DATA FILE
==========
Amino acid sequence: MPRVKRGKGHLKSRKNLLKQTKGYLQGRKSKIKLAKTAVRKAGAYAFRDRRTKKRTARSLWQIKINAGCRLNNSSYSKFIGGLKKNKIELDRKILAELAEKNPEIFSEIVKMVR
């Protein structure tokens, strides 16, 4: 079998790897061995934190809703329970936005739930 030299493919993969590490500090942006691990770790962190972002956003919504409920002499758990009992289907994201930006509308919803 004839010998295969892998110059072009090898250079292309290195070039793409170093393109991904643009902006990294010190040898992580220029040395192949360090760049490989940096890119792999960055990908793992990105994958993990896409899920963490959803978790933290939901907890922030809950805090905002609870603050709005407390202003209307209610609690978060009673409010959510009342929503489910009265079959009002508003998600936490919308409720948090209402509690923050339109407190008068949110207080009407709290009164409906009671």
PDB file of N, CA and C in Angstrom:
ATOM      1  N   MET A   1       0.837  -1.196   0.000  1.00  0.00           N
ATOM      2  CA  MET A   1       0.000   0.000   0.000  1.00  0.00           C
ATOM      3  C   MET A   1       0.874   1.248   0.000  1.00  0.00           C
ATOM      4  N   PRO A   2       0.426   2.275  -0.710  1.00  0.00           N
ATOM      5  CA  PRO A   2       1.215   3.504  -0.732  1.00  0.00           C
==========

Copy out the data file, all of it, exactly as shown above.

Amino acid sequence: MPRVKRGKGHLKSRKNLLKQTKGYLQGRKSKIKLAKTAVRKAGAYAFRDRRTKKRTARSLWQIKINAGCRLNNSSYSKFIGGLKKNKIELDRKILAELAEKNPEIFSEIVKMVR
């Protein structure tokens, strides 16, 4: 079998790897061995934190809703329970936005739930 030299493919993969590490500090942006691990770790962190972002956003919504409920002499758990009992289907994201930006509308919803 004839010998295969892998110059072009090898250079292309290195070039793409170093393109991904643009902006990294010190040898992580220029040395192949360090760049490989940096890119792999960055990908793992990105994958993990896409899920963490959803978790933290939901907890922030809950805090905002609870603050709005407390202003209307209610609690978060009673409010959510009342929503489910009265079959009002508003998600936490919308409720948090209402509690923050339109407190008068949110207080009407709290009164409906009671």
PDB file of N, CA and C in Angstrom:
ATOM      1  N   MET A   1       0.837  -1.196   0.000  1.00  0.00           N
ATOM      2  CA  MET A   1       0.000   0.000   0.000  1.00  0.00           C
ATOM      3  C   MET A   1       0.874   1.248   0.000  1.00  0.00           C
ATOM      4  N   PRO A   2       0.426   2.275  -0.710  1.00  0.00           N
ATOM      5  CA  PRO A   2       1.215   3.504  -0.732  1.00  0.00           C